Enterobacteriaceae group has an epidemiological interest and have the most important pathogens
associated with meat products as Salmonella spp., Campylobacter spp. and Escherichia coli (Borch et al., 1996).
Our results similar to those reported by Al-Mutairi (2011) who found that two Salmonella spp isolates were
retrieved from a total of 25 sausage samples with an incidence of 8%, only one Salmonella isolate was retrieved
from a total of 25 shawerma chicken samples with an incidence of 4%. Moreover, Salmonella spp were
recovered from meat products in nearly similar incidence to the reported results by many investigators, such as
Abd El-Aziz (1987) (10%); Ahmed (1988) (8%); El Mossalami et al. (1989) (6%) and El-Mossalami (2003)
(5%); Torky (2004) (5%); Siriken et al. (2006) (7%). Contrarily, other investigators reported that they not detect
Salmonella in meat and meat products as El-Khateib (1994), Vazgecer et al. (2004) and Ismail (2008). Similar
investigation was carried out by Sharmin Zaman et al. (2015) who studied the association between the incidence
of E. coli and total aerobic colony cunt (TACC), total coliform count and the presence of E. coli O157:H7 and
Salmonella spp in 13 food categories.
Proteus spp in association with EAEC was present in our poultry meat samples (50%), similar
observations were recorded by Ahmed (1988), Gobran (1985) and Lofti et al. (1990) who had isolated different
species as Proteus rettegeri (20%), Proteus morganii (4%) and Proteus vulgaris (16%). Moreover, Ammar
(2005) found Proteus spp (42.7%) of the examined meat product samples. Yet, E. coli in association with
proteus spp still considered as an indicator of contamination of meat product during any of the processing,
handling, or storage stages. Also, Klibsiella spp were isolated in the current study from raw meat samples
(50%), similar to that was obtained by El-Khateib (1982), 47.7%. Contrarily, the incidence of Klibsiella spp in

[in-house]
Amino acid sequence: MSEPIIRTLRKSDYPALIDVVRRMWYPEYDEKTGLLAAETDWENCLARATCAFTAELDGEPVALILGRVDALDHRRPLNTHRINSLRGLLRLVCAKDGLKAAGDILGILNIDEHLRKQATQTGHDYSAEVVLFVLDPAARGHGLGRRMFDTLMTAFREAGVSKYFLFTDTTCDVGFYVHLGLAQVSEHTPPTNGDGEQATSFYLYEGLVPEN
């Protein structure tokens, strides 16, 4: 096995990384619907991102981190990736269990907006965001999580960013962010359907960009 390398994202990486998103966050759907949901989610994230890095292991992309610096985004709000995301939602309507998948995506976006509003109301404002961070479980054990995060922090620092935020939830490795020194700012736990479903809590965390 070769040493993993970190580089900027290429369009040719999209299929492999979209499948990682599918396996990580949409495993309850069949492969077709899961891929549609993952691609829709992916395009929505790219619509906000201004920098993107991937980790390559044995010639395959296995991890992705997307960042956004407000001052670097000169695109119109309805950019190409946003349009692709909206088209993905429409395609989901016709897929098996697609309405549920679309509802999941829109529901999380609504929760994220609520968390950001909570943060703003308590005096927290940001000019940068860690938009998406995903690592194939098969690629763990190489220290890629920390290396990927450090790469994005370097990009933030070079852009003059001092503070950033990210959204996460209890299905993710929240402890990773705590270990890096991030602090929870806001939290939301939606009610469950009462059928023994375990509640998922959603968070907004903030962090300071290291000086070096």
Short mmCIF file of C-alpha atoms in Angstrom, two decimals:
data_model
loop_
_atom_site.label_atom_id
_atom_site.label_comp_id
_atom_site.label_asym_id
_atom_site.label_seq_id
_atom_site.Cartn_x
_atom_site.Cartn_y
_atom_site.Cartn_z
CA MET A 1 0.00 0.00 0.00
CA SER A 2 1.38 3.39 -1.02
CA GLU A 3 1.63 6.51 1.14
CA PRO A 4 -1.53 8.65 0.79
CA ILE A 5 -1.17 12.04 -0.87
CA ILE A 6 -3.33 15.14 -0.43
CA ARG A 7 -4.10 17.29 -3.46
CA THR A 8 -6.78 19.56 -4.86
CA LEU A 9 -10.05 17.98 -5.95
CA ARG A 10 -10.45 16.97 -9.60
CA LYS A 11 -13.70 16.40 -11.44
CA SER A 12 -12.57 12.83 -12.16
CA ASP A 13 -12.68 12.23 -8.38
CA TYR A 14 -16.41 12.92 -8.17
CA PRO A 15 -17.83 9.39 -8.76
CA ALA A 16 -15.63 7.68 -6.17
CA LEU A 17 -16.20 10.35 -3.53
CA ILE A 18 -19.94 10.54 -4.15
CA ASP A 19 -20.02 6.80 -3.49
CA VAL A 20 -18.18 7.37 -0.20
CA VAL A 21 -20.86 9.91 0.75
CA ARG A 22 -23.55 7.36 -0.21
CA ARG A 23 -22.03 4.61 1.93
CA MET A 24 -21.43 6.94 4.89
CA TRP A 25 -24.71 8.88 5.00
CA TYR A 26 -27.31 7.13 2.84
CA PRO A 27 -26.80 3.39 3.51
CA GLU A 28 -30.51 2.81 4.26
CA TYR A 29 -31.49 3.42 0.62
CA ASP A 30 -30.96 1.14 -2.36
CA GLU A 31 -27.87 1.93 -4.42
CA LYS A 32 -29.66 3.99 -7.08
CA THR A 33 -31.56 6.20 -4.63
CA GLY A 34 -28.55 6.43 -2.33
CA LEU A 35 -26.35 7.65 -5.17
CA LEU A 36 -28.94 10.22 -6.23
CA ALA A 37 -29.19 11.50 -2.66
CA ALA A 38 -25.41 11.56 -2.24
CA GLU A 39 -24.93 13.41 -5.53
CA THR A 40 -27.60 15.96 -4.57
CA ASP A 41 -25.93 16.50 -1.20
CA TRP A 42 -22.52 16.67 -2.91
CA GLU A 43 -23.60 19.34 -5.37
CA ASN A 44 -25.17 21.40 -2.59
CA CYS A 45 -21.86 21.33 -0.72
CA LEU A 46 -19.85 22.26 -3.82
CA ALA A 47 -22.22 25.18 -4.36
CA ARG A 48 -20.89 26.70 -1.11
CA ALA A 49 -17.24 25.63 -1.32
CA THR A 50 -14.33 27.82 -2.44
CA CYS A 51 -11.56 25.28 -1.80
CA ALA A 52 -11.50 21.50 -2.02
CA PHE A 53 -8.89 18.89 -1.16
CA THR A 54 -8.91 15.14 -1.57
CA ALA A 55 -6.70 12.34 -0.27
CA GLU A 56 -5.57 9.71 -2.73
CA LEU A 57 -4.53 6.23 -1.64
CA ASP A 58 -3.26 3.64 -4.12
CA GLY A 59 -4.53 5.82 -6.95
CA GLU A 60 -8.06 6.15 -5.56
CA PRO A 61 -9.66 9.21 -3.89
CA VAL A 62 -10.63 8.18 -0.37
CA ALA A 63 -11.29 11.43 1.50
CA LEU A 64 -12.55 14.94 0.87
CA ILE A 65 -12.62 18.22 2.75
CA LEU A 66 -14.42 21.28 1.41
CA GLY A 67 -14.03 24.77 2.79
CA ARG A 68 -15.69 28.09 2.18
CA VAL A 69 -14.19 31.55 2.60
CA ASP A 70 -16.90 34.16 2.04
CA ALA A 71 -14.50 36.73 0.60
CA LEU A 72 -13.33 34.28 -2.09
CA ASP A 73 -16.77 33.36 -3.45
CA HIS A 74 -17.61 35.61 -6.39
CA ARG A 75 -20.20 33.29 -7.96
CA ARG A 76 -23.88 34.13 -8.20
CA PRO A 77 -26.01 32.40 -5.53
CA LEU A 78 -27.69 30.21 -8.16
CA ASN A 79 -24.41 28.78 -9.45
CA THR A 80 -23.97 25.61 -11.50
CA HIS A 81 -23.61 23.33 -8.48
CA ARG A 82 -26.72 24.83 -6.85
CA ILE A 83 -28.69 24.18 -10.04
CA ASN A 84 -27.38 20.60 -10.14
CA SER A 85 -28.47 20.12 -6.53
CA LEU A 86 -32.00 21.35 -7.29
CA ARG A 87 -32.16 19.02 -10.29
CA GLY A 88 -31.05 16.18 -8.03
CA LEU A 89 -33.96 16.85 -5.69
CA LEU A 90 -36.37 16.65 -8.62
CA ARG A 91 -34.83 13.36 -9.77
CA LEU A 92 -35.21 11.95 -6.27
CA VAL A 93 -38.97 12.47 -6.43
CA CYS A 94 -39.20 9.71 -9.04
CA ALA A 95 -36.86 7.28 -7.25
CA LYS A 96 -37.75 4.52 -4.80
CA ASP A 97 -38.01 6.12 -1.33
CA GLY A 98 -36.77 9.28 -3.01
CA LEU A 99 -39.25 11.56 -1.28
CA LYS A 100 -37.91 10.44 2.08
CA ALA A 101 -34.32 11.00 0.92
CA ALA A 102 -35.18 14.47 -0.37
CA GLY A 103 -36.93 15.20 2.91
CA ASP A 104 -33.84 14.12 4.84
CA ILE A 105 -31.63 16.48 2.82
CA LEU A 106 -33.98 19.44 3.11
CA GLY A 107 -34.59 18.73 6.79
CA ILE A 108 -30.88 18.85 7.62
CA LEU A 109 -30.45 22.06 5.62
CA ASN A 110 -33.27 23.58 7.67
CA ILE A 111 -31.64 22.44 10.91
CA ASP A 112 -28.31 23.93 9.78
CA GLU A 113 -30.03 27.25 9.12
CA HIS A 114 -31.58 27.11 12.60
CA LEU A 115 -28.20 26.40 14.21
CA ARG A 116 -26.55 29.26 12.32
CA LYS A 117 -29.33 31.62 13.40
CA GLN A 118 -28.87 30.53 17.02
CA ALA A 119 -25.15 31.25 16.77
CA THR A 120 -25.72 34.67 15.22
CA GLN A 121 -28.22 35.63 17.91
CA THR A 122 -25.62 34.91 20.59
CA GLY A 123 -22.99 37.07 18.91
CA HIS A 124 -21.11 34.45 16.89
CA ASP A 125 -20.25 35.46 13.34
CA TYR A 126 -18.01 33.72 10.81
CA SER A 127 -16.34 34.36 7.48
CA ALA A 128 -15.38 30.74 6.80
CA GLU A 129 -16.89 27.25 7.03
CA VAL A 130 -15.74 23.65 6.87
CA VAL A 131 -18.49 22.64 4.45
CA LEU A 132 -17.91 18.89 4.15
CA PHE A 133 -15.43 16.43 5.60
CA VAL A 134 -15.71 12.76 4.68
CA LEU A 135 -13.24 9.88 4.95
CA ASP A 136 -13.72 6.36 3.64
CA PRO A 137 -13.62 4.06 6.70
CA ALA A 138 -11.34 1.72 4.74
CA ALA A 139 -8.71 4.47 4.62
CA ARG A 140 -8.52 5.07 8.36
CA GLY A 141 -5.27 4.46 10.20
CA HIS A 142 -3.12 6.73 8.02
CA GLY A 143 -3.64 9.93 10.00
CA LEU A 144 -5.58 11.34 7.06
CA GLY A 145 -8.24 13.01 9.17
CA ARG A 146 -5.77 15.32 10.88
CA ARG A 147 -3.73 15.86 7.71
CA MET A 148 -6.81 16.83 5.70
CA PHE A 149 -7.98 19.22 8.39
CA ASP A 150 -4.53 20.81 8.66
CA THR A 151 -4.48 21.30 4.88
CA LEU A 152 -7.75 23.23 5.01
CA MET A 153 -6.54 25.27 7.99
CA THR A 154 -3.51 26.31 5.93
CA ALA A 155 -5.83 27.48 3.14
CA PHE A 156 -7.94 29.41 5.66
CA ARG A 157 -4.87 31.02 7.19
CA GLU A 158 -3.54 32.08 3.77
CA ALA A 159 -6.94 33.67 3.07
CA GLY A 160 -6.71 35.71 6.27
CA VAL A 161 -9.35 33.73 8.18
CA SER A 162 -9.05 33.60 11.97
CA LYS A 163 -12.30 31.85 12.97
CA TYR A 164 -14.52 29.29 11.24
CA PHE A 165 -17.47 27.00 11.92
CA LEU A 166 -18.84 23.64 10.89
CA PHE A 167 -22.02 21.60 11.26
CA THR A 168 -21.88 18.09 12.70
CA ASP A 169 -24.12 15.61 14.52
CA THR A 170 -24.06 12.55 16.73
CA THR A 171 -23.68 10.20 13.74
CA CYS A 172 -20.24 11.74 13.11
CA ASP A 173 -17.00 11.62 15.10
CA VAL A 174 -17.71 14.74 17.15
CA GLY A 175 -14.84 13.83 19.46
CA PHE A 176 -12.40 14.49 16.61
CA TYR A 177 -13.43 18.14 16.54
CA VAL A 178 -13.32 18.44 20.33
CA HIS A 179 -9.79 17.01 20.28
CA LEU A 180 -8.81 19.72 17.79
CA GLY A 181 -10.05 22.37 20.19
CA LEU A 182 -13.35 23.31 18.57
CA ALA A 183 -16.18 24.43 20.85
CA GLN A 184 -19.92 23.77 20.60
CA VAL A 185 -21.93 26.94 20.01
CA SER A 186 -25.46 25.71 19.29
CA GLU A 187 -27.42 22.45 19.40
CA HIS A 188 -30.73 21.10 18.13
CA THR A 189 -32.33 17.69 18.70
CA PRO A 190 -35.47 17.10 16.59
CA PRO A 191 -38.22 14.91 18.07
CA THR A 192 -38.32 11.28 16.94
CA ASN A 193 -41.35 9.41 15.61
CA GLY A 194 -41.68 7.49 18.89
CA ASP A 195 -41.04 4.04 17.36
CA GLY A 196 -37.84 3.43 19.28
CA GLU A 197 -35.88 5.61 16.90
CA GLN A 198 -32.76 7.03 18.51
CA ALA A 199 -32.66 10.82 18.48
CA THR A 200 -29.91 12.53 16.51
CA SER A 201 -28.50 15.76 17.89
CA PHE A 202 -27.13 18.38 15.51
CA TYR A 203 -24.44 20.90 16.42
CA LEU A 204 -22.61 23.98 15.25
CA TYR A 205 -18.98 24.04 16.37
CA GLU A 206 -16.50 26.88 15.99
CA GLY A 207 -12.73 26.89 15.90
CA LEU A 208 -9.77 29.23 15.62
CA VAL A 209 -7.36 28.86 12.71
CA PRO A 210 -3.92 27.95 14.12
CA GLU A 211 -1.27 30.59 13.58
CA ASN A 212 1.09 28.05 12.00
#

our study were much lower than that reported by Al Mutairi (2011), Roushdy (1971), Gobran (1985) and Lofti
et al. (1990) in meat and meat products, from 4 to 20%. While, Ammar (2005) isolated 24% of Klibsiella
oxytoca in meat and meat products.


Middle East J. Appl. Sci.., 5(2): 431-438, 2015

However, undercooked meat, poultry and their products have caused many food poisoning outbreaks
associated with E. coli and Enterobacteriaceae group of bacteria which is present in the feces, intestines and hide
of healthy cattle and poultry from where it can potentially contaminate the raw meat and poultry during the
slaughtering process Duffy et al. (2003).
Table 3: Enteroaggregative E. coli in association with other pathogenic microorganisms, Enterobacteriaceae, in raw meat
and some meat products collected from Cairo and Giza markets.
No. of
Sample Type

Food borne microorganisms from Enterobacteriaceae


Log cfu/



E. coli

Log cfu/ gm

Log cfu/




Log cfu/




Row meat


























No. of total
(%) of positive


Log cfu/





Poultry meat




2.9 0b


ND (Not detected), + (Positive).

Means with the same letters are not significantly different (p 0.05). Values are means standard error

In conclusion, this study revealed that raw meat and raw poultry meat were contaminated by pathogenic
E. coli strains and represented a public health hazard, therefore measures should be taken to avoid such
contamination, particularly through cross contamination in locals. Moreover, there is an increasing demand for
improving diagnostic procedures for the detection of Shiga Toxic Escherichia Coli (STEC) in foods of animal
origin because their ability to cause life-threatening diseases.